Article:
History of the sewing machine
After the Industrial Revolution in the mid-18th century, mass production in the textile industry contributed to the invention and development of the sewing machine.
In 1790, Thomas Satterfield, an American woodworker, first invented the world's first single-thread chain-stitch hand-crank sewing machine that punched holes first and threaded them later for sewing leather shoes.
In 1841, French tailor Barthelemy Thimonnier (also known as Barthelemy Dimonnier) invented and manufactured the chainstitch sewing machine with a machine needle and hook.
In 1845, Elias Howe (also known as Elias Howe) also independently invented the sewing machine, and in 1851, I.M. Katsuya (also known as Letchak Merritt Katsuya), an American mechanic, invented the lockstitch sewing machine and founded the Katsuya Company.
Sewing machines of this period were basically hand-cranked.
In 1859, the Katsuya Company invented the foot-operated sewing machine.
After the invention of the electric motor by Thomas and Edison, the electric motor-driven sewing machine was invented by the Seung-Ja Company in 1889.
From then on, a new era of sewing machine industry was created.
In 1940, the Swiss company Elna invented the portable home sewing machine with a cylinder base plate and cast aluminum case with an electric motor inside.
After 1950, the multifunctional sewing machine for home use was further developed.
Established in 1851, Seung-Ja was the first company to start producing sewing machines in the U.S. At that time, the production of sewing machines was second only to clocks.
In 1870, there were 69 companies producing sewing machines in the U.S. In 1871, the annual production of sewing machines in the U.S. was 700,000 units.
By 1891, the Seung family of companies had produced a total of 10 million sewing machines.
It can be said that for a long time, the company basically monopolized the production of sewing machines in the world.
After World War II, the sewing machine industry in the former West Germany, Italy and Japan developed rapidly, and most of the companies in Europe started to produce industrial sewing machines, except for those companies that still produced high-grade traditional household sewing machines.
During this period, Japanese sewing machine companies, with the financial support of ***, started to produce cheap sewing machines and sold them to the United States and other parts of the world.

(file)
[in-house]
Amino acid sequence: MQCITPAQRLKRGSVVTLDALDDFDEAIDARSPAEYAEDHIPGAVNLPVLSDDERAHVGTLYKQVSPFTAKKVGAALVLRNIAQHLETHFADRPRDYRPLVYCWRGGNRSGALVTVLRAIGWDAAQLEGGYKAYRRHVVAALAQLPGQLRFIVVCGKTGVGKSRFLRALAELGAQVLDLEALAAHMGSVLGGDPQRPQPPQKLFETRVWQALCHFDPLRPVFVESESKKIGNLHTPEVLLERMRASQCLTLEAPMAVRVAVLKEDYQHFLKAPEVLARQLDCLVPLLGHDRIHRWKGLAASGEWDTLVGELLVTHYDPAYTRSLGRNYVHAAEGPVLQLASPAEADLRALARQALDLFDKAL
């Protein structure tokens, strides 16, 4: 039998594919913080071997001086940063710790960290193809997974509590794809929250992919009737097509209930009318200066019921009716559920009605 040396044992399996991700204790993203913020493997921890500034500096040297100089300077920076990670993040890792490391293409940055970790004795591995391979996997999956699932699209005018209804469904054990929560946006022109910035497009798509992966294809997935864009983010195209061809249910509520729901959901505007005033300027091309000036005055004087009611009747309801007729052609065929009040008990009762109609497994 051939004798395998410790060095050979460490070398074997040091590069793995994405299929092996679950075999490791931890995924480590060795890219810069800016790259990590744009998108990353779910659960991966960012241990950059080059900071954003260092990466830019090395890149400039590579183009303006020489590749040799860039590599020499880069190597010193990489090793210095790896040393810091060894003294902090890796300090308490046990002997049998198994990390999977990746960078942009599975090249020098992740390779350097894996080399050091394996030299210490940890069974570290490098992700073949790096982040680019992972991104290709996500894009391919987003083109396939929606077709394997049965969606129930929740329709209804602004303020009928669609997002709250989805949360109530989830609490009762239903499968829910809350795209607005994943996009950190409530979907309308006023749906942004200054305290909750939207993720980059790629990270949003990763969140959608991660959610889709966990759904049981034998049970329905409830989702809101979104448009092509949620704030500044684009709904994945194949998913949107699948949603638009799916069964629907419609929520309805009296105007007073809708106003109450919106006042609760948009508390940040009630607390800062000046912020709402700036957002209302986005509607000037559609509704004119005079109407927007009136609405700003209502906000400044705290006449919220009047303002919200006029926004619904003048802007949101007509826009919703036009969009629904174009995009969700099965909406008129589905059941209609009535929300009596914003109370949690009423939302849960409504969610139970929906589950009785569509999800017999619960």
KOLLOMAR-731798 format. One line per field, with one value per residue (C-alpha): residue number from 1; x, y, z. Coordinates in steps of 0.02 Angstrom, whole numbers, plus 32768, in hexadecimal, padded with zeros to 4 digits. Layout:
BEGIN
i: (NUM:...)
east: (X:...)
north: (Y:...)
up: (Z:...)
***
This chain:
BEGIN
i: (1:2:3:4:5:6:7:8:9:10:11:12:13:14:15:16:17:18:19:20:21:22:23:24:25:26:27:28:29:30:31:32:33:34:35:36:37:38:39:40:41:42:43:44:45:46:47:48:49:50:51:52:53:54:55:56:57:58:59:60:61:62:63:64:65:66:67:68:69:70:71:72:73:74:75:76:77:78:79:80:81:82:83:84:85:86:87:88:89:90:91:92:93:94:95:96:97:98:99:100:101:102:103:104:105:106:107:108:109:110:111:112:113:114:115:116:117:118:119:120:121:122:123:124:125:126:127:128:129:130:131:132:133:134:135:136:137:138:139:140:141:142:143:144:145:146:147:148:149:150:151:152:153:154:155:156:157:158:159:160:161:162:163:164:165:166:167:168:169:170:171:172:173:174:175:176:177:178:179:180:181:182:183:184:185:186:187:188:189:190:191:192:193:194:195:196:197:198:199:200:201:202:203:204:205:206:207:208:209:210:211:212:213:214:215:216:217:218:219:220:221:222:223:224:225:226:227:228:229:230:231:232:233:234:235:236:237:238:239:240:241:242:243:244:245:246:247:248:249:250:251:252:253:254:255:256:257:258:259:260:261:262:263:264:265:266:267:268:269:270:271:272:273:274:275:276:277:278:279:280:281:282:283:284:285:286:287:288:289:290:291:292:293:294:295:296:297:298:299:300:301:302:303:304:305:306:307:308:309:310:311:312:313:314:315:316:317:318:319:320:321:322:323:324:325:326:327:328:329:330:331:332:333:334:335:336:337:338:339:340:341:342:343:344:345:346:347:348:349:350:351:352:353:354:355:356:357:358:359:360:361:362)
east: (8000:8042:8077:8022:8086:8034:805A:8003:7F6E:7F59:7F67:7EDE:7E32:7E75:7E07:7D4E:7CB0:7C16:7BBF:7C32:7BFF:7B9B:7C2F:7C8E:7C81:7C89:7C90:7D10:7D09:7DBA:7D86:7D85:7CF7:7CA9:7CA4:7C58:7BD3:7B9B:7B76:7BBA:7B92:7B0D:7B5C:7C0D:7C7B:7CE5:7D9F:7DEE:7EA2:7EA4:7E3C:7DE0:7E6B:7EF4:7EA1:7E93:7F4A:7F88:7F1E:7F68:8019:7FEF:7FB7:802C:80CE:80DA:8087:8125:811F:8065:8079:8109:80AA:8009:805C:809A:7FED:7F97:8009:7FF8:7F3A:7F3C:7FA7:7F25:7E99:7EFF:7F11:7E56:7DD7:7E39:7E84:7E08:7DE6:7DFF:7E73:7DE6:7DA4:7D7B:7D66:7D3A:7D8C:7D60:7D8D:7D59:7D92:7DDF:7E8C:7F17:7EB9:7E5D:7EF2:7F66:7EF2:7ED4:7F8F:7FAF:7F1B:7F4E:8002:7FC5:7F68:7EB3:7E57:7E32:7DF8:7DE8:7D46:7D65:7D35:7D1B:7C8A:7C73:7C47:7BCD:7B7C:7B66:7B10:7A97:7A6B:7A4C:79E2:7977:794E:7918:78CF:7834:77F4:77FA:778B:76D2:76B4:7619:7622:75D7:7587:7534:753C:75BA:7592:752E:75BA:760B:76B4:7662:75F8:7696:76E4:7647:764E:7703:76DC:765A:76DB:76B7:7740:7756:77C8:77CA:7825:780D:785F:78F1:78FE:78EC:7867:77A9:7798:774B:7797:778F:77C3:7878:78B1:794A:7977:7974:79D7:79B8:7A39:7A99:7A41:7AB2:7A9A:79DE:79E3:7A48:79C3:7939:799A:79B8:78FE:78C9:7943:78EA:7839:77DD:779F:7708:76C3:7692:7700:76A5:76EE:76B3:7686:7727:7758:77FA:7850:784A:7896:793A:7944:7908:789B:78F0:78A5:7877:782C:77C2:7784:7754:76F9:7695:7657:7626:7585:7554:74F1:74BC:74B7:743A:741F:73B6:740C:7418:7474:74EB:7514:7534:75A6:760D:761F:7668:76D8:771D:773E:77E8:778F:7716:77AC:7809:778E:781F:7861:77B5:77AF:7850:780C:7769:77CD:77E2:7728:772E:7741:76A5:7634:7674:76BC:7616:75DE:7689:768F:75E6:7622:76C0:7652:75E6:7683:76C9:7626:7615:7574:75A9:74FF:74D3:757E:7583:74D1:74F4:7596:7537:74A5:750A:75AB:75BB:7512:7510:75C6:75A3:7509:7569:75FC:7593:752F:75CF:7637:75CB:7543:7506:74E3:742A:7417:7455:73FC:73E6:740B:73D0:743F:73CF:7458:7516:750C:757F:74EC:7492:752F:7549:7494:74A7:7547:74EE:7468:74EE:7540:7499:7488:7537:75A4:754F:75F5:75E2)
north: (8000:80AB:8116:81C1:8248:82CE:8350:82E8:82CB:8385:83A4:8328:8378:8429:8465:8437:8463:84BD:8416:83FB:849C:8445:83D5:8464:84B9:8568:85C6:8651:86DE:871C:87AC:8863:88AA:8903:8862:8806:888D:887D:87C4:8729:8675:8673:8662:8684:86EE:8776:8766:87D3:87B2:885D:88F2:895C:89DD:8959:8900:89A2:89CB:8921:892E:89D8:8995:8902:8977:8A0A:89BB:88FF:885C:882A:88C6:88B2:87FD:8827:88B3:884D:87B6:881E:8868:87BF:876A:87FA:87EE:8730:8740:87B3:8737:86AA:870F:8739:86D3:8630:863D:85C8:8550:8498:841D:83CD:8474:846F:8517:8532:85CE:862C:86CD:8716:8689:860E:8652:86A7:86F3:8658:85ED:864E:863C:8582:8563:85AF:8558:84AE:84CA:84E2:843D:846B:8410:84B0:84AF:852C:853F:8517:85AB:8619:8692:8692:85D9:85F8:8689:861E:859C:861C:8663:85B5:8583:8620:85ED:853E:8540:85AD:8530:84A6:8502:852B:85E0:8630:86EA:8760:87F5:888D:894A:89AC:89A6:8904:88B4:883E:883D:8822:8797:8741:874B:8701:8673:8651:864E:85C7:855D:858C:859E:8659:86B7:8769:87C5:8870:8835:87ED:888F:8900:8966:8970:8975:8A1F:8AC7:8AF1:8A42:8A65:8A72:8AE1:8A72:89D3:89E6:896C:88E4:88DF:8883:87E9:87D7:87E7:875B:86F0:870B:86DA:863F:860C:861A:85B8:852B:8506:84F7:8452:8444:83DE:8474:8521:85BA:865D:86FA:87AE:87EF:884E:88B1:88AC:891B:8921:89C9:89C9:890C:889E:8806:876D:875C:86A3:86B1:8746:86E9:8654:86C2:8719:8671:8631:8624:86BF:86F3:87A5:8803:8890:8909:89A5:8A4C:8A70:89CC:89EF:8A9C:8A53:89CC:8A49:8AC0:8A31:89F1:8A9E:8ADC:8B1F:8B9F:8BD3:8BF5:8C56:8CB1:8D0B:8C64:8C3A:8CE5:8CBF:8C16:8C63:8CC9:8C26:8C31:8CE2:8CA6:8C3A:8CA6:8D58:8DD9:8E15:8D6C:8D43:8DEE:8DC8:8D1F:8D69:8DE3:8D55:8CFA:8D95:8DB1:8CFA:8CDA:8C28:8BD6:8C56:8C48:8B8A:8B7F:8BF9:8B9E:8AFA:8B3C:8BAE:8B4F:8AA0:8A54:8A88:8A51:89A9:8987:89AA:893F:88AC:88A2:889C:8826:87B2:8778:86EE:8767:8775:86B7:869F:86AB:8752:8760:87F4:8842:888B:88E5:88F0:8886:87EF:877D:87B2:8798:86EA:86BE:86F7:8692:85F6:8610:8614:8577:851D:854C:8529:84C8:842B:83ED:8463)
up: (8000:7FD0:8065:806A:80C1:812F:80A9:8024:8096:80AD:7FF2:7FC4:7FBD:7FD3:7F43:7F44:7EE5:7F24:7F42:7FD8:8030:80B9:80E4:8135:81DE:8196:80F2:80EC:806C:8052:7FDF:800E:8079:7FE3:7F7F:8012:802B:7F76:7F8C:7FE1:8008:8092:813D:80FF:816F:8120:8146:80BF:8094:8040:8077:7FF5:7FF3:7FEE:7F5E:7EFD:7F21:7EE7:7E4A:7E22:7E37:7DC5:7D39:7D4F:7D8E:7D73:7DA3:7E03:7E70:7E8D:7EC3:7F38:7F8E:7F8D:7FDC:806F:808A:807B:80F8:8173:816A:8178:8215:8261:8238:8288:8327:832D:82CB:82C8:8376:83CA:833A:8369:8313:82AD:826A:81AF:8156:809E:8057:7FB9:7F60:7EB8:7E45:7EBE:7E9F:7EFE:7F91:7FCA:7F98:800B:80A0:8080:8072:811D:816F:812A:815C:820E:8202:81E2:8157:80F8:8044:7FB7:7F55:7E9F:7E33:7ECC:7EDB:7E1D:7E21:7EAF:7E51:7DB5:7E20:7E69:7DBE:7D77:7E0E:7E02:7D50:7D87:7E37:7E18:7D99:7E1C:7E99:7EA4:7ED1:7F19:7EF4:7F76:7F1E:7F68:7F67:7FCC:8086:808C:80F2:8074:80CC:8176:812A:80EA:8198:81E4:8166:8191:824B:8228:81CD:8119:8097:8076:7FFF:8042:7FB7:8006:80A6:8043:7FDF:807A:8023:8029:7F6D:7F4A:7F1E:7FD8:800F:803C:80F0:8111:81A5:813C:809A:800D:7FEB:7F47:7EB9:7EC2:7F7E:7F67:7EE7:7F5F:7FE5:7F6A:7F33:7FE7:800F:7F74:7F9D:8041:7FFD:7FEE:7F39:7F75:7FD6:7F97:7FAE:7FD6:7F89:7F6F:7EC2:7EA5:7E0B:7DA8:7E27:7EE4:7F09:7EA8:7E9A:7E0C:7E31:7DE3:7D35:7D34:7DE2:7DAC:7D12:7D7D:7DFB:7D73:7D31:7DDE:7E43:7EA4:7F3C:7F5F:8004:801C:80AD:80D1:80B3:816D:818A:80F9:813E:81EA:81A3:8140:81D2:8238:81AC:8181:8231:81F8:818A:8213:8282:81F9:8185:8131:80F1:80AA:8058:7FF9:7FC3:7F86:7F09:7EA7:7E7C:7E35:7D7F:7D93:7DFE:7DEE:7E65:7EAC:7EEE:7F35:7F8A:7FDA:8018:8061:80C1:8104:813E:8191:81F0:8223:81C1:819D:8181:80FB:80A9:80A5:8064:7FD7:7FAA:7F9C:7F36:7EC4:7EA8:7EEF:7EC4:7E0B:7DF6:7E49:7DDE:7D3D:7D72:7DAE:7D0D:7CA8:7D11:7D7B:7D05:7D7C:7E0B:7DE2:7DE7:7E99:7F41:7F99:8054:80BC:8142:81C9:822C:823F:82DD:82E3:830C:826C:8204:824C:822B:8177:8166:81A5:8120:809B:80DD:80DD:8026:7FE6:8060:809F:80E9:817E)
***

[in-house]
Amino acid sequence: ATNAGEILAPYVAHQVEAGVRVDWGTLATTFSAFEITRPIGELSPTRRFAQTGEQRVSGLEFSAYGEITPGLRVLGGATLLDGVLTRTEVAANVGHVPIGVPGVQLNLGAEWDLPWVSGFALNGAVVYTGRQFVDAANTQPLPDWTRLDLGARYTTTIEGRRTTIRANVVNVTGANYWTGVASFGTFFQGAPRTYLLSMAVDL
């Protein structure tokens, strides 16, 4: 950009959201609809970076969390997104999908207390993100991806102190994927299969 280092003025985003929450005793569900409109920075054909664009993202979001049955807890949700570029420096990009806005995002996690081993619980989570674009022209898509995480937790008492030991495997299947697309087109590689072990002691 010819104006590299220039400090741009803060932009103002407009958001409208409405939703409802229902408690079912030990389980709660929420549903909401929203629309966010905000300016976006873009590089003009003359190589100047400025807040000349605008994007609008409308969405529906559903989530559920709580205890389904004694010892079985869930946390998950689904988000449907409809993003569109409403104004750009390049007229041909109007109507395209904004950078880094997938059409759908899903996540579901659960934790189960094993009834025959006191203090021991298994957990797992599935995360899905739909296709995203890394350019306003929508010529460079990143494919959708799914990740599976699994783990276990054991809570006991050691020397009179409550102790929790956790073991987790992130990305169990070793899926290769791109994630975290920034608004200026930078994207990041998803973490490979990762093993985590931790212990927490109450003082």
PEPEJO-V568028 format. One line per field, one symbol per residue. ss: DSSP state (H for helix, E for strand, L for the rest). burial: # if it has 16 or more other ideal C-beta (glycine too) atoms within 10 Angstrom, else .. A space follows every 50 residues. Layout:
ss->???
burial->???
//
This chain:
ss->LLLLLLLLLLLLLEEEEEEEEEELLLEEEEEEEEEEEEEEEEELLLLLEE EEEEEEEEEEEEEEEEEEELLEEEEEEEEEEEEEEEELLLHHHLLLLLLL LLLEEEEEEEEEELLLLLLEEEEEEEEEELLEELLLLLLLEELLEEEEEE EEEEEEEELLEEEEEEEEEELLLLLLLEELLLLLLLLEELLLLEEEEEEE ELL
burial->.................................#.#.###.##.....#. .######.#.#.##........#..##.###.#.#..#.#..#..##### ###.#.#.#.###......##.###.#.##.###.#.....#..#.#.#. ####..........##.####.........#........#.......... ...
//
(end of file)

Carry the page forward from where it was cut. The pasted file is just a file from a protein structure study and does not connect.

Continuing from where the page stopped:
In the early 70s, the market for domestic sewing machines in the advanced industrial countries was saturated and Japanese companies, with rising labor costs, had to turn to the production of industrial sewing machines, while South Korea, in particular, seized the opportunity of Taiwan, which led to the rise of the sewing machine industry, producing mid- and low-end sewing machines and putting them on the international market.
The world sewing machine industry has experienced a shift from Europe and the United States to Japan, Korea, Taiwan and Singapore, and since the early 1990s, it has started a full-scale shift to China, with more than 70% of the world's sewing machine production in China at the beginning of the 21st century.
However, 70%-90% of the domestic high-end machine market is occupied by Japanese and German companies.
As for the middle and low-end sewing machine products, the world sewing machine industry has completed its transfer to China, and the industrial transfer has gradually extended to the middle and high-end products.
With the increasing competition in the sewing machine manufacturing industry, the integration of mergers and acquisitions and capital operations among large sewing machine manufacturing enterprises are becoming more frequent. Domestic outstanding sewing machine manufacturing enterprises are paying more and more attention to the research of the industry market, especially the in-depth study of the industrial development environment and product buyers.